Differences in the spectra in Figure 3 show changes in the intratetrahedral asymmetric O–T–O region, between 1230 and 990 cm−1, indicating a change in the intratetrahedral environment. The As-made CIT-6 structure is retained during zinc ion exchange (sample Zn CIT-6), as shown by the similarity in the peaks at 1165 and 998 cm−1. But these peaks are absent in the Calcined, High- , and Low- samples. Either calcination or acetic acid extraction results in spectra more similar to the Pure Si *BEA sample, particularly with regard to disappearance of the peak at 1165 cm−1. However, the Aluminum sample, which inserted aluminum into vacant zinc locations (caused by acetic acid extraction), apparently has a small peak at 1165 cm−1, indicating a return to an intratetrahedral environment similar to the original CIT-6. All spectra show a broad region between two primary peaks at ~1220 and ~1070 cm−1, but only the Pure Si *BEA sample shows an additional broad peak at 1103 cm−1. The structural changes shown in Figure 3 for the samples are not seen in the XRD of the samples (Figure 2). The differences between the spectra shown in Figure 3 indicate the usefulness of IR to show short-range differences in zeolite structure as opposed to the long-range structure identification ability of XRD.

All samples have a peak at approximately 800 cm−1 and a smaller peak or shoulder at approximately 735 cm−1, identified by Flanigen as symmetric intertetrahedral O–T–O stretches [14, 15]. This similarity indicates little change in intertetrahedral O–T–O bonding of the samples, in spite of the intratetrahedral changes discussed above.

Far-infrared peak assignments are given in Table 2, and the FIR spectra are provided in Figure 4.

tab2
Table 2: Far-IR peaks for CIT-6 and its derivatives. The notations are as follows: w is weak intensity, m is medium intensity, s is strong intensity, and sh is shoulder.
961404.fig.004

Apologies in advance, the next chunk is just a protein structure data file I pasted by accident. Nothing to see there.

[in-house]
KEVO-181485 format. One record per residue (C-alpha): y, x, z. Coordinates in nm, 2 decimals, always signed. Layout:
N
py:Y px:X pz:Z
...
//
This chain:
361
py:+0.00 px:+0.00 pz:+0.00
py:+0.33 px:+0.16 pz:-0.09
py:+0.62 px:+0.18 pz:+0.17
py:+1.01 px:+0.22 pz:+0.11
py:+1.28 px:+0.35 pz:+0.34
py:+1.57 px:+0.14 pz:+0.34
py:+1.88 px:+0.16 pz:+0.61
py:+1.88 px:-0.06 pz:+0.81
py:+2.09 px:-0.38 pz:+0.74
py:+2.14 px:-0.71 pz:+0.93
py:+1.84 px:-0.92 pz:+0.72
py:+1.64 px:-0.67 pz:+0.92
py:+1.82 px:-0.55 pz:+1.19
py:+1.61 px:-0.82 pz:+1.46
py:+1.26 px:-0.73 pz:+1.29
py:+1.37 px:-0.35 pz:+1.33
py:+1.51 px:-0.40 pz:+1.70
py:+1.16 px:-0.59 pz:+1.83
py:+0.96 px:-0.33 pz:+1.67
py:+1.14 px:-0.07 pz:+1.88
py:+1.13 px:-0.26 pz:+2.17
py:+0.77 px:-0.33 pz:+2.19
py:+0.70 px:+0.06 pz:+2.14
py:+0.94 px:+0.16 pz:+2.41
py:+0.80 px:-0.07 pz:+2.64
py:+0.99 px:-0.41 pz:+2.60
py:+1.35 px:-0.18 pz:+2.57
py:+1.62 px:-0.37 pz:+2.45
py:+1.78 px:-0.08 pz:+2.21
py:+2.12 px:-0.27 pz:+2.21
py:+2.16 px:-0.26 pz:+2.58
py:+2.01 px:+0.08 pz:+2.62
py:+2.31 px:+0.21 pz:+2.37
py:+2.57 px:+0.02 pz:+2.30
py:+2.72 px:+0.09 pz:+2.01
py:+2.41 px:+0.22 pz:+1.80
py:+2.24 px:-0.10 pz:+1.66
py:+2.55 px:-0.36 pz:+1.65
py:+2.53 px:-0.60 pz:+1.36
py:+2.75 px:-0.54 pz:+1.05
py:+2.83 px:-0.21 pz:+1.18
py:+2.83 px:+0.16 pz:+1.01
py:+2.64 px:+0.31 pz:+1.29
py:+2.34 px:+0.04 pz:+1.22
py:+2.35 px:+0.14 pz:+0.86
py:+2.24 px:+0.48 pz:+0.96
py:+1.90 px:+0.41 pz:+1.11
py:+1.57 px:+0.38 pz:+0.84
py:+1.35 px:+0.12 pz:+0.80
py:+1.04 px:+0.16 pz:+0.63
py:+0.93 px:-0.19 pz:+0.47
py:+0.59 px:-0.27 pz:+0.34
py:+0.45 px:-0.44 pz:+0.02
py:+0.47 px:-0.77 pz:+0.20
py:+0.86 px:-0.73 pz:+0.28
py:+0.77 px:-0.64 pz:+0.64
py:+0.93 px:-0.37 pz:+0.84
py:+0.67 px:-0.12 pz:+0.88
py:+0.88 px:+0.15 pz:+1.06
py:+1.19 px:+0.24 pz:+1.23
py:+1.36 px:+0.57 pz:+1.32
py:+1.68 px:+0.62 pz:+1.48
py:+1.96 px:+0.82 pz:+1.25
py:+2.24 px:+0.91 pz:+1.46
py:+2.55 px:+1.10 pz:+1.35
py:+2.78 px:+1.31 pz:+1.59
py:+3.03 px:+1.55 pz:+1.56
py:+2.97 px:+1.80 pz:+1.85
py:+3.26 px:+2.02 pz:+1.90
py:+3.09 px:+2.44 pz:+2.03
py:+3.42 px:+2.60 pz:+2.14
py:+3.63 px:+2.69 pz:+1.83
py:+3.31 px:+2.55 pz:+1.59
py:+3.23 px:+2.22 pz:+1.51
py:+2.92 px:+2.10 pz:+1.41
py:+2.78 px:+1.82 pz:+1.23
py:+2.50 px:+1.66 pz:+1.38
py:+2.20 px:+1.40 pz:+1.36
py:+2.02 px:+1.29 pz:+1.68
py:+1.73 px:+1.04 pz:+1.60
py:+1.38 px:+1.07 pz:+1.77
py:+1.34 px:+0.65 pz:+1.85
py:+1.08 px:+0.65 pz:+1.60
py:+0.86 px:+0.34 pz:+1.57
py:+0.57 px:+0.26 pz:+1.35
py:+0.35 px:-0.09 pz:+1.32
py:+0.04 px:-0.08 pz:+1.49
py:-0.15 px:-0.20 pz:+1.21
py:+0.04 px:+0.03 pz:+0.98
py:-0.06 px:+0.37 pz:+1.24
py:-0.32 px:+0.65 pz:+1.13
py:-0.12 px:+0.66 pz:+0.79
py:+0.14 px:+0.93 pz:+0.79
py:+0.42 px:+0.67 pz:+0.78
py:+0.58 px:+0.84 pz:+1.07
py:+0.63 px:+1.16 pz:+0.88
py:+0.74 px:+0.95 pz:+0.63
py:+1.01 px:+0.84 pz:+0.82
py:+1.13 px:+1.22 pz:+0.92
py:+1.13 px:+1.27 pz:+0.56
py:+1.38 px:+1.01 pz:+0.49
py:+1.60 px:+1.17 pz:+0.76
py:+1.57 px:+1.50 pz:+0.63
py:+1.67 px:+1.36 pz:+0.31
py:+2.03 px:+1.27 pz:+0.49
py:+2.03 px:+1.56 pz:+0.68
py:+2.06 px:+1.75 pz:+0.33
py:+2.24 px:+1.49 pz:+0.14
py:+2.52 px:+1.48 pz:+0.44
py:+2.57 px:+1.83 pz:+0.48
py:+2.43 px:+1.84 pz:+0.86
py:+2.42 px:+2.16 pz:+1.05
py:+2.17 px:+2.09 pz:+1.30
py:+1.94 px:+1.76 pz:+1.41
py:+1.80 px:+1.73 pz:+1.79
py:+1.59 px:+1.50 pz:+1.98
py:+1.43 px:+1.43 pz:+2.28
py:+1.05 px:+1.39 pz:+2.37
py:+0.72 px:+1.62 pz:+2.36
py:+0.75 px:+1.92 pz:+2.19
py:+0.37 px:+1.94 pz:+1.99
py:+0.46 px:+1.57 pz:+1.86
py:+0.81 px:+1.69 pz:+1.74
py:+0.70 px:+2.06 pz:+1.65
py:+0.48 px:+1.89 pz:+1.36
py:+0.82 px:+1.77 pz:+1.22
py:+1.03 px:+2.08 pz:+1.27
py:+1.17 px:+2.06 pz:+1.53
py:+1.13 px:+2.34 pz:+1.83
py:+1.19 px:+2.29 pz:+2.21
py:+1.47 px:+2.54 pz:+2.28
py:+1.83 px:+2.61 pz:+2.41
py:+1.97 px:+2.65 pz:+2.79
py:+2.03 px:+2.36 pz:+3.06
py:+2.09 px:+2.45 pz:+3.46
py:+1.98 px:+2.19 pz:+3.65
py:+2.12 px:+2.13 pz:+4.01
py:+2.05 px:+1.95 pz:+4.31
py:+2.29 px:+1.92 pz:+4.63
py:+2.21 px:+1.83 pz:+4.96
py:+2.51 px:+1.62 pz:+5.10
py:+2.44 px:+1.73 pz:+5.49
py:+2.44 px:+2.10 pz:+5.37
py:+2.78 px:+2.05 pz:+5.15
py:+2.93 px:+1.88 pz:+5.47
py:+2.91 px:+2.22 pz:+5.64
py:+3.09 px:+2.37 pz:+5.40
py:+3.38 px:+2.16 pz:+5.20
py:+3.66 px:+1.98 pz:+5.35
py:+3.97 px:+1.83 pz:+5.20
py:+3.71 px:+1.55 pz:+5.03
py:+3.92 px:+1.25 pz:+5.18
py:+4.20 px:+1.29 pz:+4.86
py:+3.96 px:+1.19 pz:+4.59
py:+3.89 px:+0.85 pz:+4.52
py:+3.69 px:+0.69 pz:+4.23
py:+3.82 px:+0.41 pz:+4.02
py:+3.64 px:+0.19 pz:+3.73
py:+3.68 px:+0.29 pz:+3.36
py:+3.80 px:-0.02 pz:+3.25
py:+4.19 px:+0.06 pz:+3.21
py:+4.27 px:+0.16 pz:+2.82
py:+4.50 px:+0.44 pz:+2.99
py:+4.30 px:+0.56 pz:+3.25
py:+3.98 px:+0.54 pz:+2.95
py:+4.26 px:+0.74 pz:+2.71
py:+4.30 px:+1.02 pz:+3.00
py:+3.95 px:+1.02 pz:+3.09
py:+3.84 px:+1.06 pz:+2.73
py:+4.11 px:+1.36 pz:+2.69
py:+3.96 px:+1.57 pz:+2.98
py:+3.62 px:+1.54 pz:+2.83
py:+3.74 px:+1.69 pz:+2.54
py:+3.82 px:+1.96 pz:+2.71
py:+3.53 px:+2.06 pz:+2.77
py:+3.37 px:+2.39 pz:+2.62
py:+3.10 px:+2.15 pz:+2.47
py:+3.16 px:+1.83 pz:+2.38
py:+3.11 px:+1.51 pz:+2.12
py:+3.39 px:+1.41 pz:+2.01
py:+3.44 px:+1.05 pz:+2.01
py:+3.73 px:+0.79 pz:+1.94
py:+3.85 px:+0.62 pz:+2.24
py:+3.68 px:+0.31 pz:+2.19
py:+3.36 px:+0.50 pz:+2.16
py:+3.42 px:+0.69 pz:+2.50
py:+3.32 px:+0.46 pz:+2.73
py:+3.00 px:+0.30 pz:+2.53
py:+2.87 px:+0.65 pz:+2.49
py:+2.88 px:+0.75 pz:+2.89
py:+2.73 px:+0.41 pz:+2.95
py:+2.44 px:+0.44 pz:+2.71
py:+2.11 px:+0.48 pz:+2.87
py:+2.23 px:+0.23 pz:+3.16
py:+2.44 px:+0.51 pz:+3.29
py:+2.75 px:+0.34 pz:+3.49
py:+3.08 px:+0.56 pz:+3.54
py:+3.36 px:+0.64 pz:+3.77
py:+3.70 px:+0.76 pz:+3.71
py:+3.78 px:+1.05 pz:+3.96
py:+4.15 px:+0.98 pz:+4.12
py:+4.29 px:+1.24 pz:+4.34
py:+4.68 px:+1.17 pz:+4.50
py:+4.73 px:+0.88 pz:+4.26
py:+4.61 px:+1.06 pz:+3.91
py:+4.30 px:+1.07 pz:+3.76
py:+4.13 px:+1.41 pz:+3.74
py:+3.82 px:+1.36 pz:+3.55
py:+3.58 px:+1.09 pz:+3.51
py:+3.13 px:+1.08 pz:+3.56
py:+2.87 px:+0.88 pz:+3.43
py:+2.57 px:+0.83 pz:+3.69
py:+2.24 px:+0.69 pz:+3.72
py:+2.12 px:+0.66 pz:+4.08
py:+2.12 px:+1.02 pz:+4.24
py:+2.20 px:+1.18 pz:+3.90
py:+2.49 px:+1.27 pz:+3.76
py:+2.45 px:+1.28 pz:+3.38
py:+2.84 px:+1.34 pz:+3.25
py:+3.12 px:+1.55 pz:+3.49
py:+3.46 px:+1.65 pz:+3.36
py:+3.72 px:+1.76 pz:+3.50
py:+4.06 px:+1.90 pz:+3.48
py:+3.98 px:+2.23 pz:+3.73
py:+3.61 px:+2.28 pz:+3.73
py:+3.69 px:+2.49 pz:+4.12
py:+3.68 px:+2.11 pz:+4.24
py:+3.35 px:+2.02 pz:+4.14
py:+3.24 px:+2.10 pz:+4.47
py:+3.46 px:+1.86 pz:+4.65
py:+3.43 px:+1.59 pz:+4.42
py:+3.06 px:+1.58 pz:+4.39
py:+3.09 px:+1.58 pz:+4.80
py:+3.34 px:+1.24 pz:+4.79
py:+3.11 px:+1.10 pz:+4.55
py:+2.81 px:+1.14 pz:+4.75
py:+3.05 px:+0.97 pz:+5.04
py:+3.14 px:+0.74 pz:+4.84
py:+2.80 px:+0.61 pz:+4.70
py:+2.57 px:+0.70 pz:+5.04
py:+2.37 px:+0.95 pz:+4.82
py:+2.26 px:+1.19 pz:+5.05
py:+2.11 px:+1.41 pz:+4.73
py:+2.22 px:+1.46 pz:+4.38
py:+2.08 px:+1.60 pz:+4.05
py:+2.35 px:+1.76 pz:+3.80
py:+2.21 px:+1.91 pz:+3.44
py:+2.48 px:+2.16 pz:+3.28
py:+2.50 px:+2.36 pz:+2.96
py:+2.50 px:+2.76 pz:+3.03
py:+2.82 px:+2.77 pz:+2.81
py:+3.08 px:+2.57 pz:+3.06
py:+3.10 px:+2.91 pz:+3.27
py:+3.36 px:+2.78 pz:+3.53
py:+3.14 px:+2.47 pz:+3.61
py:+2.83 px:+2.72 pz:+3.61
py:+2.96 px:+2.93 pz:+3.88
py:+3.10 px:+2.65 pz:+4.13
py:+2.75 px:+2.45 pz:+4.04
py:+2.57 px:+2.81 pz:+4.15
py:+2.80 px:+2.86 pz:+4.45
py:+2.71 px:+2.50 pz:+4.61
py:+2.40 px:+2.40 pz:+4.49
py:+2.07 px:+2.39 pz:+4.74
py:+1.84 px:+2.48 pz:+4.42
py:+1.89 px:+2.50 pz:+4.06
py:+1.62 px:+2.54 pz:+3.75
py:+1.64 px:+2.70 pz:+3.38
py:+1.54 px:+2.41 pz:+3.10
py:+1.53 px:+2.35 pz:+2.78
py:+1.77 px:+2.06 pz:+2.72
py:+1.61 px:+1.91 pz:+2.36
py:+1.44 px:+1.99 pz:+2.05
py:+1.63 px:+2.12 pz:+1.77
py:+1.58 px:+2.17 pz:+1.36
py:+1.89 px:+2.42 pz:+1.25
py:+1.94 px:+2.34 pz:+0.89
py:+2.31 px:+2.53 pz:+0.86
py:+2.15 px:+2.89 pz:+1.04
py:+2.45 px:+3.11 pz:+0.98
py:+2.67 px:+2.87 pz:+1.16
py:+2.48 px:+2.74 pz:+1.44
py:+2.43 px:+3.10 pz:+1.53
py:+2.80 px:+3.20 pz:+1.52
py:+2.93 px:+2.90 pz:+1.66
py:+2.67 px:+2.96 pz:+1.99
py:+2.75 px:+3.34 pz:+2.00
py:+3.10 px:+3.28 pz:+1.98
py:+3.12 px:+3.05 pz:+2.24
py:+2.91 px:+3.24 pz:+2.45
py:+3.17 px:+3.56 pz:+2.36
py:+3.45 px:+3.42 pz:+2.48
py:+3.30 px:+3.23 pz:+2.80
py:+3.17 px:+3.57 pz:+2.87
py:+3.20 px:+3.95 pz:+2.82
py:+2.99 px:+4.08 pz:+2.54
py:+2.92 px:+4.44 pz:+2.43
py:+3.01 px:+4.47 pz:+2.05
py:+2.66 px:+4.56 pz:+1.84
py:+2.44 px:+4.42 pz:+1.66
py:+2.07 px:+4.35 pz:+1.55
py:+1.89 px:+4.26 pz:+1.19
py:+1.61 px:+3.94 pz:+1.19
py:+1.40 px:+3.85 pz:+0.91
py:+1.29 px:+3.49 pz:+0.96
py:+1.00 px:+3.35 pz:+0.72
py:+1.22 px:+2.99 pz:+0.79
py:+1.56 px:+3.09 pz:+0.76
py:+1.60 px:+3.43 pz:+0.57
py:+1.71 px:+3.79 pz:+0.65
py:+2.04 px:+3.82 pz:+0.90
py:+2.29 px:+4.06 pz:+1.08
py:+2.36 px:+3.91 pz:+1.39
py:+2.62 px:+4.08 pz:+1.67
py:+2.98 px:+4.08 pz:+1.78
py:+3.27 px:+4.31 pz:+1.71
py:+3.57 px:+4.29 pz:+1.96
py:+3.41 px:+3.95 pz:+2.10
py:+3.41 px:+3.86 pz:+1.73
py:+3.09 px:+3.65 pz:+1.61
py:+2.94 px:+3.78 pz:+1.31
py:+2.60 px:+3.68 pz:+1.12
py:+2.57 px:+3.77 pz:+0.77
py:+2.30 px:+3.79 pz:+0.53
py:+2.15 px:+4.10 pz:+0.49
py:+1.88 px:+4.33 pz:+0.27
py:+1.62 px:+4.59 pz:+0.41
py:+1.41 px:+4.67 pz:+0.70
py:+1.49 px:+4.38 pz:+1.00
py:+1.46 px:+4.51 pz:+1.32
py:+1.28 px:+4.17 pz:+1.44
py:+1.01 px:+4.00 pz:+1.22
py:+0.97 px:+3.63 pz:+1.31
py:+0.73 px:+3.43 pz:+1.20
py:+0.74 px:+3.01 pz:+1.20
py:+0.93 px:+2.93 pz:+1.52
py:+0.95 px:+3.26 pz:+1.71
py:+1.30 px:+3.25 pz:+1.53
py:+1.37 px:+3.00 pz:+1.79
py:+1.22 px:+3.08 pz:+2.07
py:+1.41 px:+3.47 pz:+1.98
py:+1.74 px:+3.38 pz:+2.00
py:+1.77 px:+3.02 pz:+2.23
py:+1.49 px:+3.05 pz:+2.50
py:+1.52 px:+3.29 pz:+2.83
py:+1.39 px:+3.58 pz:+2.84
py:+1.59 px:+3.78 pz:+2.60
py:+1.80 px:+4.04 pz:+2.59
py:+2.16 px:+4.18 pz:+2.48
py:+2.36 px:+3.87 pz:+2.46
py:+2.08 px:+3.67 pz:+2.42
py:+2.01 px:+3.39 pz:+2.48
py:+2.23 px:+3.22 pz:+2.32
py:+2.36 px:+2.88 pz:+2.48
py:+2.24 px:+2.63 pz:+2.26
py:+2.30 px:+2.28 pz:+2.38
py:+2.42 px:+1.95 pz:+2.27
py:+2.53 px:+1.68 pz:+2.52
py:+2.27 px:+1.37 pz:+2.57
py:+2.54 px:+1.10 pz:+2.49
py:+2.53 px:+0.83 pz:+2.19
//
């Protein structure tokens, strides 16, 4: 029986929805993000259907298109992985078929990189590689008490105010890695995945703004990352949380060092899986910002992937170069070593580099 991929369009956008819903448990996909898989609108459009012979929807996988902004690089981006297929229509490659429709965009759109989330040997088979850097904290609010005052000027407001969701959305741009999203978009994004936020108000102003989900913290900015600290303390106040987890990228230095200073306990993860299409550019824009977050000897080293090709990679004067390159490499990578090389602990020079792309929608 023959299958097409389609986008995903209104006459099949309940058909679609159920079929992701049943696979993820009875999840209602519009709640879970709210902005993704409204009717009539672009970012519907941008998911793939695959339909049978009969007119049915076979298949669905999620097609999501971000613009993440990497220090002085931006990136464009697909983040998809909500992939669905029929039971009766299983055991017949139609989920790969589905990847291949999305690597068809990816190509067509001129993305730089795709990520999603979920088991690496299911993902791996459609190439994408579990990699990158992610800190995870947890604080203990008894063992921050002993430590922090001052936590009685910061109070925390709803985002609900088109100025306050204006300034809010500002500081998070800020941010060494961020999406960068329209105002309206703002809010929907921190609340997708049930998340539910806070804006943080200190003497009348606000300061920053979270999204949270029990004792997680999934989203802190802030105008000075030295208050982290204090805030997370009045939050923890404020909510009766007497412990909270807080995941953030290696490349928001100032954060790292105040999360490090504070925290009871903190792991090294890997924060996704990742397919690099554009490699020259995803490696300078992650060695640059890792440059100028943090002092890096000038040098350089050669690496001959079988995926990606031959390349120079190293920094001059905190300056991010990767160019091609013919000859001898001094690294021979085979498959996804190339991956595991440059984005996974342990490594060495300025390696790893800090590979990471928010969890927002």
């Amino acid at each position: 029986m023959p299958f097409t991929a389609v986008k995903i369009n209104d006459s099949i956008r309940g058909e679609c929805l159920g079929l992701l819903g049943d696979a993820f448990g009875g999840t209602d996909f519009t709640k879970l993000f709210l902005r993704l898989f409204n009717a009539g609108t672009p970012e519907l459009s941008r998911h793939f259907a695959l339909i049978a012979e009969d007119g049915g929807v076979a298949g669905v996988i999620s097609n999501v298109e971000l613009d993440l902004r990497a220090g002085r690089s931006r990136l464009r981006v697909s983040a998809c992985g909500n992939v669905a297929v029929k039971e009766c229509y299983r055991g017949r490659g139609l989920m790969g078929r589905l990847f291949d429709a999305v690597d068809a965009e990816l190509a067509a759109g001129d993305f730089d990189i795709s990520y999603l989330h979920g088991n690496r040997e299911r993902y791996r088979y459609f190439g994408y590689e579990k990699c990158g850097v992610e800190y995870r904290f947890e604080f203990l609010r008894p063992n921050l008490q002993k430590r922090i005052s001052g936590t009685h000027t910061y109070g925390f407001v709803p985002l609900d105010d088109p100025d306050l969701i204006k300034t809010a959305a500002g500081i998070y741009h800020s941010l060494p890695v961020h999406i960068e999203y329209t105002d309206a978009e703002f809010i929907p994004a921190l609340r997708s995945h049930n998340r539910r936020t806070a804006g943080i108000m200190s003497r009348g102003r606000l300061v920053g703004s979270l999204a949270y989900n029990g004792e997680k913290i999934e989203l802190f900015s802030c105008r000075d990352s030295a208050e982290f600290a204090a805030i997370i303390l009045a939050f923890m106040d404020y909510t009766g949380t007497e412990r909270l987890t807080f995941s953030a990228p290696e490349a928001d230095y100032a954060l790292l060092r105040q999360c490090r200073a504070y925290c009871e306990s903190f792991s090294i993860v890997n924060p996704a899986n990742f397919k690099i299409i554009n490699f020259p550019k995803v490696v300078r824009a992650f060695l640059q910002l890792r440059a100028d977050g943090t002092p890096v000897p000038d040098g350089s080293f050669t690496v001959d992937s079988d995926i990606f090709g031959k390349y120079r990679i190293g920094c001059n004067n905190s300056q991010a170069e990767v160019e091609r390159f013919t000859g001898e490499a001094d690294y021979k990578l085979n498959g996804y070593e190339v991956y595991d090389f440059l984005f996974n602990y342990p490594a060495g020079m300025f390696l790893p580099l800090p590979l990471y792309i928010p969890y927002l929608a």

Figure 4: Far-infrared spectra of samples with sample labels and peaks of interest labeled.

The Pure Si *BEA sample has an FIR spectrum consistent with previous reports in the literature [35]. Far-IR spectra for CIT-6 and its derivatives have not been previously reported. Figure 4 shows a change in the double-ring mode region (from 650 to 500 cm−1) for the Calcined and High- and Low- Si *BEA samples with the addition of the extra peak at 640 cm−1, compared to the original As-made CIT-6 [14, 15]. The region from 500 to 420 cm−1 also shows changes in the intratetrahedral T–O bending region for High- and Low- Si *BEA and Calcined samples with an additional peak or shoulder at approximately 473 cm−1, compared to As-made CIT-6 [14, 15]. The 473 cm−1 peak is clearly resolved in the Pure Si *BEA spectrum. Similar to changes in the MIR shown in Figure 3, calcination and acetic acid extraction result in a change in the FIR and together indicate a change in the structure of the zeolite.

As in the MIR shown in Figure 3, the similarity of Aluminum’s FIR structure to that of As-made CIT-6 is interesting because the Aluminum sample is prepared from the Low- Si *BEA. As the Low- Si *BEA sample shows changes from the original As-made CIT-6, the return to the original structure is an interesting outcome of the aluminum insertion process. This change shows that inserting aluminum atoms into T-atom locations once occupied by zinc results in reversion of the framework structure from Low- Si *BEA to the original As-made CIT-6 sample. This structural reversibility is of note because changes are visible with IR, even though zinc T-atom locations are only 3% of total T-atom sites available [4].